Thanks to Words

'Tis the season to clear up a GREAT spelling confusion and be GRATEful for word study resources! helps us make spelling as sticky as grated cheese. Consider this:

grate (n.) - grill for cooking; free base word from Medieval Latin grata meaning "a grating, lattice" from Latin cratis meaning "wickerwork, hurdle"

grate/ + ite/ + ude (n.) - thankfulness; bound base word from Latin gratus meaning "pleasing"; PIE gwere "to favor"

grate/ + ed (v.) - to scrape, rub; free base word from Old French grater meaning "scrape, scratch"

In context we have: While cooking my burger on the grate, I couldn't help but express my gratitude for the grated cheese on top!

Notice the function of the word grated in our example sentence. It isn't until we use the word in context that we can identify its function as a describer, an adjective telling us more about the cheese, rather than an action verb.

Now, let's contrast with these words:

great (adj.) - excellent, wonderful; free base word from Old English great meaning "big, tall, thick, stout, massive"

great (adj.) - grand; word forming element denoting kinship one degree further removed, based on French grand

And then consider:
This Thanksgiving, we will have a great time with great-grandma!

Whether you think words are GREAT or spelling GRATES on your nerves, say GRACIAS, or perhaps GRAZIE, to our spelling resources!

To learn more about word study and how to incorporate it into your literacy instruction, check out our instructional materials, Word Study Packet and Alien Bugs Word Study, as well as our educator training class, Foundations for Teaching, Reading, Writing & Spelling!

A Word About Functional Word Study

At Rooted in Language, we believe in functional teaching. And what is functional for each student may differ depending on their learning level. In word study, this may mean creating a word sum that identifies most of the affixes, but not all. Likewise, you may analyze some derivatives in a word family rather than all.

Your student may be at a level where you choose to analyze a word to a certain extent without drilling all the way down to the base word (also referred to as the base element). This can be especially true with bound base words, which aren't as readily identifiable and may not be functionally appropriate for your student . . . yet.

For example, if you are studying the word different and its word family, you may drill down to the bound base <fer> from Latin ferre meaning “to bear, carry.” This may be the time you introduce assimilated prefixes and notice how often double letters toward the beginning of a word represent a prefix assimilating to the sound and spelling of the first letter in the base word. But drilling down to that level may not currently be very functional for your student. Instead, you may choose to create a word sum that holds <differ> together for the time being, adding various other affixes to this word to create derivatives such as:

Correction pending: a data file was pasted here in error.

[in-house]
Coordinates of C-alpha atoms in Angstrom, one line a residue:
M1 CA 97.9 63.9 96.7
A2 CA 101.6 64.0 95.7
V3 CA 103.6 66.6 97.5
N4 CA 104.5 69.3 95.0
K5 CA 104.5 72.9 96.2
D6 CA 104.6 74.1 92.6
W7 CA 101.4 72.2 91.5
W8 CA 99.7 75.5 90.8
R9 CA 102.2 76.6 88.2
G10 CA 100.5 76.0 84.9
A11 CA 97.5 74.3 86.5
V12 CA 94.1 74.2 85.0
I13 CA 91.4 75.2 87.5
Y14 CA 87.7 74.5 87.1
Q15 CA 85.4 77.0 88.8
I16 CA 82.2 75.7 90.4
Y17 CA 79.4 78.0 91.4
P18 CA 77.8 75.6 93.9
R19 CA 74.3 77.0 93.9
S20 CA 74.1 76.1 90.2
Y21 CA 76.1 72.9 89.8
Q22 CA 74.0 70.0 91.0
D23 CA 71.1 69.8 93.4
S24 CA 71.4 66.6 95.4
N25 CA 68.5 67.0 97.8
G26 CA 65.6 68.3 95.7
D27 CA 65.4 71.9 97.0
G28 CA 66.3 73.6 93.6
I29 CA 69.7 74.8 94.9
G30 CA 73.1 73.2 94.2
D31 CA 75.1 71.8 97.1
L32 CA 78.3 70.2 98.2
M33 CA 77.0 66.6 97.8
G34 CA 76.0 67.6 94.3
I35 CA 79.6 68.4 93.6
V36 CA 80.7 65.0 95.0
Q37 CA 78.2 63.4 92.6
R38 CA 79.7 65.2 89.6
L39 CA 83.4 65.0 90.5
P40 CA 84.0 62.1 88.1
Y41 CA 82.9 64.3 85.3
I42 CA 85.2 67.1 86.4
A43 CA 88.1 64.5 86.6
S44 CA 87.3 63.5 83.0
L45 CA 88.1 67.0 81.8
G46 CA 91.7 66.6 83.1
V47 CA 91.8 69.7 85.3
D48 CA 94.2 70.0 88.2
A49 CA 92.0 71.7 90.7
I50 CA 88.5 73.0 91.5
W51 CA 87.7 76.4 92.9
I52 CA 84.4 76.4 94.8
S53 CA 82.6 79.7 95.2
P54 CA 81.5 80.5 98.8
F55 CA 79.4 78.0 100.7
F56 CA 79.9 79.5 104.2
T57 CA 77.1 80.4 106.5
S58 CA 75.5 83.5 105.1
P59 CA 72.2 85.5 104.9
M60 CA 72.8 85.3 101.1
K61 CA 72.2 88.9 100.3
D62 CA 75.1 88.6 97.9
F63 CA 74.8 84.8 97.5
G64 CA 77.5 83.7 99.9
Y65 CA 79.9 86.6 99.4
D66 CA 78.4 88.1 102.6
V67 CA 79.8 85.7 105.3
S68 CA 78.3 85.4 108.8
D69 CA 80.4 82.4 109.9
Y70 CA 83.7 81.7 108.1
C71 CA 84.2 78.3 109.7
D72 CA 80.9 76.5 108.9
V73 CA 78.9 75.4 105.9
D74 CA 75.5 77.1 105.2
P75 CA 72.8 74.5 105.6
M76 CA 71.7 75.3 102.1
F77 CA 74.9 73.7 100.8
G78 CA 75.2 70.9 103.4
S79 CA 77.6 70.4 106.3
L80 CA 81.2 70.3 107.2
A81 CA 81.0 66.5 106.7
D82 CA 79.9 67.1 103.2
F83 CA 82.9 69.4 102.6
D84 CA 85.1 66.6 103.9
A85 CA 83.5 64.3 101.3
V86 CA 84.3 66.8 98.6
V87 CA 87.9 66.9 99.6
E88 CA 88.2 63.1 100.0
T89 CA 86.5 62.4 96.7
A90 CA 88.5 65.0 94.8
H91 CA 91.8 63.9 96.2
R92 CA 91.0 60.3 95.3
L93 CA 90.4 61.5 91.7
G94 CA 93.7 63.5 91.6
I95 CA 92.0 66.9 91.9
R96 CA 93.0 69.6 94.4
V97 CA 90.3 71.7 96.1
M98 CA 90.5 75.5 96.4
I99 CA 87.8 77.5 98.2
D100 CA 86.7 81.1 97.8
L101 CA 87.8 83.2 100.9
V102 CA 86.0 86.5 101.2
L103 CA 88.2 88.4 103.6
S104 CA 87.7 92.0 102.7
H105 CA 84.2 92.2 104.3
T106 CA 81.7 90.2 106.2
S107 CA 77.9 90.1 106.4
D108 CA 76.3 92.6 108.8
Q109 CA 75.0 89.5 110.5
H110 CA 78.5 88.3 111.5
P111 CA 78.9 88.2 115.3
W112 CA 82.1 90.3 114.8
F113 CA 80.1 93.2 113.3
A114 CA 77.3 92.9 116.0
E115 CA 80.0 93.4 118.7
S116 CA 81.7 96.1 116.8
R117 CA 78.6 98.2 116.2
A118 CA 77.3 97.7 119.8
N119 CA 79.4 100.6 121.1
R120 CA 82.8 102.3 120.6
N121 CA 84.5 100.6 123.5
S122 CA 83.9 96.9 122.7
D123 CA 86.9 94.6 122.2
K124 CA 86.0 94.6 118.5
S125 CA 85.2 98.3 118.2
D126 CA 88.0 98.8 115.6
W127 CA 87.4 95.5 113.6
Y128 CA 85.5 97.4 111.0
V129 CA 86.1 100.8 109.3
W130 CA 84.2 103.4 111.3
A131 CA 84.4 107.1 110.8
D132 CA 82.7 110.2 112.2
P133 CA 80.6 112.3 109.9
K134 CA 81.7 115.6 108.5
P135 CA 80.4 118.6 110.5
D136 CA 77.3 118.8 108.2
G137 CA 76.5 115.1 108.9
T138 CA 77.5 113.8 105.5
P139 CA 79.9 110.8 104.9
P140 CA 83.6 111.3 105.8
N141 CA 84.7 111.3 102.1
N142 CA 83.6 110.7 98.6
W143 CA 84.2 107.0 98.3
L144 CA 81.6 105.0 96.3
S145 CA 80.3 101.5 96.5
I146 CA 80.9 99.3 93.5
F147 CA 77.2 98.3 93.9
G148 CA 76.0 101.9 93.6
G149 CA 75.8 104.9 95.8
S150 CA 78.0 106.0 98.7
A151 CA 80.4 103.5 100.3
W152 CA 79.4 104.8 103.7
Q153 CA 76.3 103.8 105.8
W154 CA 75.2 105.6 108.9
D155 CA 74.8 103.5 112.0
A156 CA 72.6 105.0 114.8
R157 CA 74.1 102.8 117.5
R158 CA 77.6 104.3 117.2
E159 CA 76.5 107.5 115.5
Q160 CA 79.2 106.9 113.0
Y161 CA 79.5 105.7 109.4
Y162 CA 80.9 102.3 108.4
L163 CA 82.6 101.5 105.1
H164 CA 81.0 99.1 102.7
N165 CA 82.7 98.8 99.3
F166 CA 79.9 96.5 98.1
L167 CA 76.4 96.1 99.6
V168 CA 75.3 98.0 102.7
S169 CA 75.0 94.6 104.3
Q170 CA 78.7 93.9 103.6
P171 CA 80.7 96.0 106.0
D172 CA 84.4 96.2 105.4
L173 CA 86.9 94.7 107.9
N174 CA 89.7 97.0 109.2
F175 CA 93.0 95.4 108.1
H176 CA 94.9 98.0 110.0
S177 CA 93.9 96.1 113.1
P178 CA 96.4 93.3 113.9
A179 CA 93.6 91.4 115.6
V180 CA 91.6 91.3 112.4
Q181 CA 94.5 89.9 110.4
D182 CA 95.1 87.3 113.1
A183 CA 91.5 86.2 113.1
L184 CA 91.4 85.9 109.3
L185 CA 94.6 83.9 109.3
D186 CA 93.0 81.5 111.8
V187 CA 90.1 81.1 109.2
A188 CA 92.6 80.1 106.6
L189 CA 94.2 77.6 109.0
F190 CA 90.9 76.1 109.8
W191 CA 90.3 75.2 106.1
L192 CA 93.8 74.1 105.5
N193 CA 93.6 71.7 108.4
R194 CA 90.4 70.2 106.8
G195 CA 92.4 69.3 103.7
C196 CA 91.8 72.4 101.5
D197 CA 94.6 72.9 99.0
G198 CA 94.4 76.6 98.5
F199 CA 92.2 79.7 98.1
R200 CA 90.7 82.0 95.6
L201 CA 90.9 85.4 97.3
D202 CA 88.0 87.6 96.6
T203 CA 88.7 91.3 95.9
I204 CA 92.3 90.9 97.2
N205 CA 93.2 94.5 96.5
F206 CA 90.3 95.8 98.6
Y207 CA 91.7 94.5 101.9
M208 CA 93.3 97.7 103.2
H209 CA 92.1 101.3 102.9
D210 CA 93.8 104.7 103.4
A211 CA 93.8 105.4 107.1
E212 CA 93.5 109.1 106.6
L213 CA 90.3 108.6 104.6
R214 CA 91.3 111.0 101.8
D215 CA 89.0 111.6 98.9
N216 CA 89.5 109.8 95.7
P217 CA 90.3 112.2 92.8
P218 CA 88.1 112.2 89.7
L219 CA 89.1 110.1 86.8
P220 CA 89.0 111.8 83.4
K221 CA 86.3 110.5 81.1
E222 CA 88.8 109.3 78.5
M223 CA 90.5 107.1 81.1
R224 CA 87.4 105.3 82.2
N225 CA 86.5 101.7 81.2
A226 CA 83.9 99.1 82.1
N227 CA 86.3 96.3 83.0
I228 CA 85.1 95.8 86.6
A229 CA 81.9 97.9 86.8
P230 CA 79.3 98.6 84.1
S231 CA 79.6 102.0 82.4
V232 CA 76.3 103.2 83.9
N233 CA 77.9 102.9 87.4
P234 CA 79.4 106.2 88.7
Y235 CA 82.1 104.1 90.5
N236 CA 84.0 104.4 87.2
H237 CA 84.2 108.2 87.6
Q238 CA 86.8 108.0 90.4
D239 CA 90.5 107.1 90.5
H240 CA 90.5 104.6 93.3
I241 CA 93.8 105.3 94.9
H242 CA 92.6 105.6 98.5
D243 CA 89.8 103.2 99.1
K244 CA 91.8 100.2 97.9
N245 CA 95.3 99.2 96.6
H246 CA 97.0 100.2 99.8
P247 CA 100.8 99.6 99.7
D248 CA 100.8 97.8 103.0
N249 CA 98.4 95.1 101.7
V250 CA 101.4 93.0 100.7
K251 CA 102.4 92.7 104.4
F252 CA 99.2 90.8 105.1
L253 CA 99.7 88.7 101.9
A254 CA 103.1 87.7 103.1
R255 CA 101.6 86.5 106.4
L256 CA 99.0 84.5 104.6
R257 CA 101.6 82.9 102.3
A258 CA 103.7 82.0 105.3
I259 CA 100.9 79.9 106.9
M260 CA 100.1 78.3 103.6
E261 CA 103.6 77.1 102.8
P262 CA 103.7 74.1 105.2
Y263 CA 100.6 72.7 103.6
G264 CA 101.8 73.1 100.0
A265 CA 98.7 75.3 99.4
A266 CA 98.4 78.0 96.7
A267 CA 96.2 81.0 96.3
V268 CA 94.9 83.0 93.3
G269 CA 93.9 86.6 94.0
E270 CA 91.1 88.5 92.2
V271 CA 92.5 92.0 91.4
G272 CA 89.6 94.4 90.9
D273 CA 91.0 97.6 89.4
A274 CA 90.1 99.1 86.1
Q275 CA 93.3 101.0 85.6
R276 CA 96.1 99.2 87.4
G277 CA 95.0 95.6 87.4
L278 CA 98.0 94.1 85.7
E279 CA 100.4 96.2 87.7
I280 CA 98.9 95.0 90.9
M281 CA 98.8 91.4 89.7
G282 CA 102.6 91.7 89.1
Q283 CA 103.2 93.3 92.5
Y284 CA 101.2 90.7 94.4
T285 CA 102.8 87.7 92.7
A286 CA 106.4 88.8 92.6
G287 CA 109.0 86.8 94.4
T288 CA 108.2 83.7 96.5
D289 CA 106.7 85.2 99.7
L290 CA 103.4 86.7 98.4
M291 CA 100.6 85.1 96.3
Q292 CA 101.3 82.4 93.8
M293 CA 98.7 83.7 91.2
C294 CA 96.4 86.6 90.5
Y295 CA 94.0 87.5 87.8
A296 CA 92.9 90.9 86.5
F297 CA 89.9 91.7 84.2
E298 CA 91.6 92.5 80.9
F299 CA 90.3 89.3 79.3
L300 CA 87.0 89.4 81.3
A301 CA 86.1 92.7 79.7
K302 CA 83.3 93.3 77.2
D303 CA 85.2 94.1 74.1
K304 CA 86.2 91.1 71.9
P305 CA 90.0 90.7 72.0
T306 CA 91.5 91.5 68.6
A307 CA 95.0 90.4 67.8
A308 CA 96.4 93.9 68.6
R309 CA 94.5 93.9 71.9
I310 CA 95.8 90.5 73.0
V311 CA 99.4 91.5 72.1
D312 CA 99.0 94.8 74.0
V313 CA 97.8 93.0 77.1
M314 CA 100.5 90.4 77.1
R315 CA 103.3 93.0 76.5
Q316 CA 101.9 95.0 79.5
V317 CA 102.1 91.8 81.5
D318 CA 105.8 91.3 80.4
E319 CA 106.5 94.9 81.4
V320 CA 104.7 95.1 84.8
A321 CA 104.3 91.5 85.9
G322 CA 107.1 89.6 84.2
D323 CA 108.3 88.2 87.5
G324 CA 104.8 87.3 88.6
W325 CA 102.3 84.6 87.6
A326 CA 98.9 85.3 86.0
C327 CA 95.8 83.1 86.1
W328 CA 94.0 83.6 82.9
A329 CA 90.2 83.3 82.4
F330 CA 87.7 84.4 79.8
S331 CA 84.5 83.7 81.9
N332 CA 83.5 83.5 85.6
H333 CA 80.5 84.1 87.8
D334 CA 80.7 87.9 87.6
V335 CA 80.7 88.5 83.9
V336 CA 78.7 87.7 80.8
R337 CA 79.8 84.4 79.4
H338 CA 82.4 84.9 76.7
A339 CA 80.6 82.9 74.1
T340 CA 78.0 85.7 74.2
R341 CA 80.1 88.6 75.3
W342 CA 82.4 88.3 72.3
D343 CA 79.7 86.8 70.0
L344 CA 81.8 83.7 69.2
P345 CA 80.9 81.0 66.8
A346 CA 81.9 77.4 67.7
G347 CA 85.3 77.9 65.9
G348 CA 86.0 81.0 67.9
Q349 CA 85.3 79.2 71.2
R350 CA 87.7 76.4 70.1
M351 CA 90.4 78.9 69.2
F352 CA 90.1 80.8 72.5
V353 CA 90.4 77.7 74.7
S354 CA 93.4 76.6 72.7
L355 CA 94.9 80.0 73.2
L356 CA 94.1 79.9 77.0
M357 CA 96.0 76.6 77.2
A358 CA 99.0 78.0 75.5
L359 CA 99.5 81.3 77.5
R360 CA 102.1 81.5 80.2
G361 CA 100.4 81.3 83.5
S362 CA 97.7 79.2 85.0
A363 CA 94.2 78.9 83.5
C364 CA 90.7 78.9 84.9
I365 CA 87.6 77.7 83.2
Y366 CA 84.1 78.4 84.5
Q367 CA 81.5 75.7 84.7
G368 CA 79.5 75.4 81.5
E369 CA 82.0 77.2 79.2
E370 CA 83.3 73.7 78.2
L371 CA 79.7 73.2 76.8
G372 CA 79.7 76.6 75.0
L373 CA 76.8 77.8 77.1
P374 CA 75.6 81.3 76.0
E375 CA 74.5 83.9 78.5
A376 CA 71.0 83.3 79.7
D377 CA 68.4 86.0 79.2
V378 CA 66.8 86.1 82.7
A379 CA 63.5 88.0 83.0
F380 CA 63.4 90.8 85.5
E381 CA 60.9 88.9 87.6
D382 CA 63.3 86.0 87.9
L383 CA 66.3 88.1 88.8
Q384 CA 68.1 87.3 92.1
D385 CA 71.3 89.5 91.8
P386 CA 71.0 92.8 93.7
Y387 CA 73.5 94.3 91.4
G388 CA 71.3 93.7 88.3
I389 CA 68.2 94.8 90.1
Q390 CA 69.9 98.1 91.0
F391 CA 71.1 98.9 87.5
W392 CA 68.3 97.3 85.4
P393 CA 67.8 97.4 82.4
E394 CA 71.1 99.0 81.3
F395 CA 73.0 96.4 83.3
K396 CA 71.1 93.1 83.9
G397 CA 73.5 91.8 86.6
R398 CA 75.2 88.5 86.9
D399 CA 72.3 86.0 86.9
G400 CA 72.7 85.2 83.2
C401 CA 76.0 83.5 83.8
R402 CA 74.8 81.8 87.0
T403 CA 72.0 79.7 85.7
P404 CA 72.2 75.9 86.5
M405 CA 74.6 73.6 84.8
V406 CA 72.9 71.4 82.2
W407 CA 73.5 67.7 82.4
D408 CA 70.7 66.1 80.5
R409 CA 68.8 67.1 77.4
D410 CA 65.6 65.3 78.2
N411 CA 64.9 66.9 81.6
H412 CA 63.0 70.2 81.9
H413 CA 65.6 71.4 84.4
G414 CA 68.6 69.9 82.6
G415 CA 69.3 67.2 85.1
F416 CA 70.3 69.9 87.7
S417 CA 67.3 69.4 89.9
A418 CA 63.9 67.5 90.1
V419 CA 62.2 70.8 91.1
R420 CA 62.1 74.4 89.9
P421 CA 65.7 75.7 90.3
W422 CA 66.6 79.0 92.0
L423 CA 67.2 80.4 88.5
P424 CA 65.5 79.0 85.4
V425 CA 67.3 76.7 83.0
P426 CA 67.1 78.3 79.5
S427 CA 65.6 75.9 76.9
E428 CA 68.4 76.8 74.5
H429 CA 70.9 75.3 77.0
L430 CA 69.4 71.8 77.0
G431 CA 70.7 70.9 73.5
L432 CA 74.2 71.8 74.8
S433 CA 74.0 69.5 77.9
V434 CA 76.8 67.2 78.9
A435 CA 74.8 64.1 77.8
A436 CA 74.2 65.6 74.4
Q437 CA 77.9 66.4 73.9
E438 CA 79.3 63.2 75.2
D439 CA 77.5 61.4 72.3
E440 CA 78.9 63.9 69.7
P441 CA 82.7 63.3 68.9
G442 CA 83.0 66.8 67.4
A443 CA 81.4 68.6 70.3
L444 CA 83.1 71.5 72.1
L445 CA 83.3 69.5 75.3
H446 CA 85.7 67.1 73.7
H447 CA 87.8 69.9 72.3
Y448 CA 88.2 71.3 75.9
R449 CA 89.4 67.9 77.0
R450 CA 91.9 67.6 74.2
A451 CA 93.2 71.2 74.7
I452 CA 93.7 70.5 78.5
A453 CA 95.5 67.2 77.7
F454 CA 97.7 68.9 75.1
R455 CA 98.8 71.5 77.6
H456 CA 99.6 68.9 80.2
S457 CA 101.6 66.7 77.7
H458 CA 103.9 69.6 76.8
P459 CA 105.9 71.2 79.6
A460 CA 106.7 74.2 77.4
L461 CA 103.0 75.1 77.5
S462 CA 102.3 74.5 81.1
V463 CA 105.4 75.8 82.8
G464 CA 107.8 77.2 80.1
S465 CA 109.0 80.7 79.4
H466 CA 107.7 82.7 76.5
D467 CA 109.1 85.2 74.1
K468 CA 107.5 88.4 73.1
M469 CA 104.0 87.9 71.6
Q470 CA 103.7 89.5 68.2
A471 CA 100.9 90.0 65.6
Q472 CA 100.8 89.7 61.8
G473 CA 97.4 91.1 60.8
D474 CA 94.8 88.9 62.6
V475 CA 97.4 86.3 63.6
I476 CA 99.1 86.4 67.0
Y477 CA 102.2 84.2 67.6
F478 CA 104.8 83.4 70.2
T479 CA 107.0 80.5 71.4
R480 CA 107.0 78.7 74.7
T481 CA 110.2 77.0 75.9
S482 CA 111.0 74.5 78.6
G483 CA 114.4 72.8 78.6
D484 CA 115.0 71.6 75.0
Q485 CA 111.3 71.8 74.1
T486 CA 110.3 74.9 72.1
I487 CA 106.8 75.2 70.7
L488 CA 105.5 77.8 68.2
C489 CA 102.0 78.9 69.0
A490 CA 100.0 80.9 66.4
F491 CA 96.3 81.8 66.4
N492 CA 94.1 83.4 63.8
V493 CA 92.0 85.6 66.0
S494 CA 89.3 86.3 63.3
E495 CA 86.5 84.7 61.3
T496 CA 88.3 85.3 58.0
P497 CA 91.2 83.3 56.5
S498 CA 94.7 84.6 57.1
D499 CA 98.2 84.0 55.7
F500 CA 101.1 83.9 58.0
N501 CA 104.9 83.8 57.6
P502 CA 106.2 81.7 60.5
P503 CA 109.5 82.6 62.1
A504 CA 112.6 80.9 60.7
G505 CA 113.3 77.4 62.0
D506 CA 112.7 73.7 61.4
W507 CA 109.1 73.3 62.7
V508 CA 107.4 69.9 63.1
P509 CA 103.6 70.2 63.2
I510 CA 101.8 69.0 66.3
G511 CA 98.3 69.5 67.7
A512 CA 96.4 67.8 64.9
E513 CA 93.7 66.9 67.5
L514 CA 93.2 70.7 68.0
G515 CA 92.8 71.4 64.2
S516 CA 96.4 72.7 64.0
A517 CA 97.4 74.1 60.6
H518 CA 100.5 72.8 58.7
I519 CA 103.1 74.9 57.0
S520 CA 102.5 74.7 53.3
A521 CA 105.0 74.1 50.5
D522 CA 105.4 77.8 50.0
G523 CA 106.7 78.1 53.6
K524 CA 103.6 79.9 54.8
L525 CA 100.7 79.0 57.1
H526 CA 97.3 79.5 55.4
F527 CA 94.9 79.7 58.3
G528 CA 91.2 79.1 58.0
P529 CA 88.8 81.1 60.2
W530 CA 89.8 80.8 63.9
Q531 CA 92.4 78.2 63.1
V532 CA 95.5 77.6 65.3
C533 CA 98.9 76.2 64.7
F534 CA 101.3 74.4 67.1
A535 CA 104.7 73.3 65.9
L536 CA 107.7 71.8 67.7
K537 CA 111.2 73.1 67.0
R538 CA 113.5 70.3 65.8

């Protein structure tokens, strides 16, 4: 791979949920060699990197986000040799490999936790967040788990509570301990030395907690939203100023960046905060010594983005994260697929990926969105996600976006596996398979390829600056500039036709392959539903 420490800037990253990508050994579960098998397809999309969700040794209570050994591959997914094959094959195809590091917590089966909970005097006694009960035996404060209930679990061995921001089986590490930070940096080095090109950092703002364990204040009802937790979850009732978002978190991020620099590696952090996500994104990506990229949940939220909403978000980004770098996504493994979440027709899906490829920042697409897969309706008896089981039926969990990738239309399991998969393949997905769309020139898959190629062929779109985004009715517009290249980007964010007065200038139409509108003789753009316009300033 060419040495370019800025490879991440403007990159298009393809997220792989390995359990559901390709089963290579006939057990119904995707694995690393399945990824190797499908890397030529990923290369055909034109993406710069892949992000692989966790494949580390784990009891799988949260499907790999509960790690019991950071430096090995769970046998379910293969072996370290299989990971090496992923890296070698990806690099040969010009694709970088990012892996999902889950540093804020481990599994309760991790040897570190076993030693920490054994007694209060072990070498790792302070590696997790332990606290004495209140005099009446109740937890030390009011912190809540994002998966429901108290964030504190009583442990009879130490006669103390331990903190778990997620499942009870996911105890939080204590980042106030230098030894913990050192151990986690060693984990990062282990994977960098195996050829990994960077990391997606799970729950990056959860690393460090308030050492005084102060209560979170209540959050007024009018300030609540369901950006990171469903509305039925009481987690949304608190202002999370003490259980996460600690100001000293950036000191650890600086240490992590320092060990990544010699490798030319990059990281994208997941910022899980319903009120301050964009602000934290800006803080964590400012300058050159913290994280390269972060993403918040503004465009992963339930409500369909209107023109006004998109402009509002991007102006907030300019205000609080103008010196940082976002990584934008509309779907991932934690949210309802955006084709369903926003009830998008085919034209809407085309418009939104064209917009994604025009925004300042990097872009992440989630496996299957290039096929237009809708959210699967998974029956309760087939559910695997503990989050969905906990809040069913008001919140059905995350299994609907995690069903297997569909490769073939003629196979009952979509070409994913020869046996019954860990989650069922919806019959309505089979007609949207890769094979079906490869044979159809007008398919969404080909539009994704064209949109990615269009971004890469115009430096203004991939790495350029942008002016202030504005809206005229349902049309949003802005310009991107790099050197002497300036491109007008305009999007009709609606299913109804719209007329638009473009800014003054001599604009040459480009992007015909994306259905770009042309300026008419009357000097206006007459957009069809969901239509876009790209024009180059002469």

differs, differed, differing, different, differently, indifferent, indifferently, difference, differences, indifference, differential, differentials, differentiate, differentiated, differentiates, differentiating, differentiation.

Your student’s learning level may also dictate which and how many of these derivatives you analyze. Is it time to introduce suffixes -ion and -ial? Is this the lesson where you’ll spend time noticing how suffixing can change pronunciation? Maybe. Maybe not. Let your goals guide you. You don’t have to “do it all” to create wonderful and valid word study lessons and learning opportunities. To whatever extent you do dive into word study, be sure to practice it in reading, writing, and spelling for the deepest, most meaningful learning.

At Rooted in Language, we believe in teaching to a level of success, across all ages and stages. What constitutes functional teaching for one student may be <differ + ent> OR <dif + fer + ent> for another. What constitutes functional teaching for your student today will likely be different when they’re further down their path to literacy. You’ll get there, even if you take shorter steps as you go.
OR for another. What constitutes functional teaching for your student today will likely be different when they're further down their path to literacy. You'll get there, even if you take shorter steps as you go.


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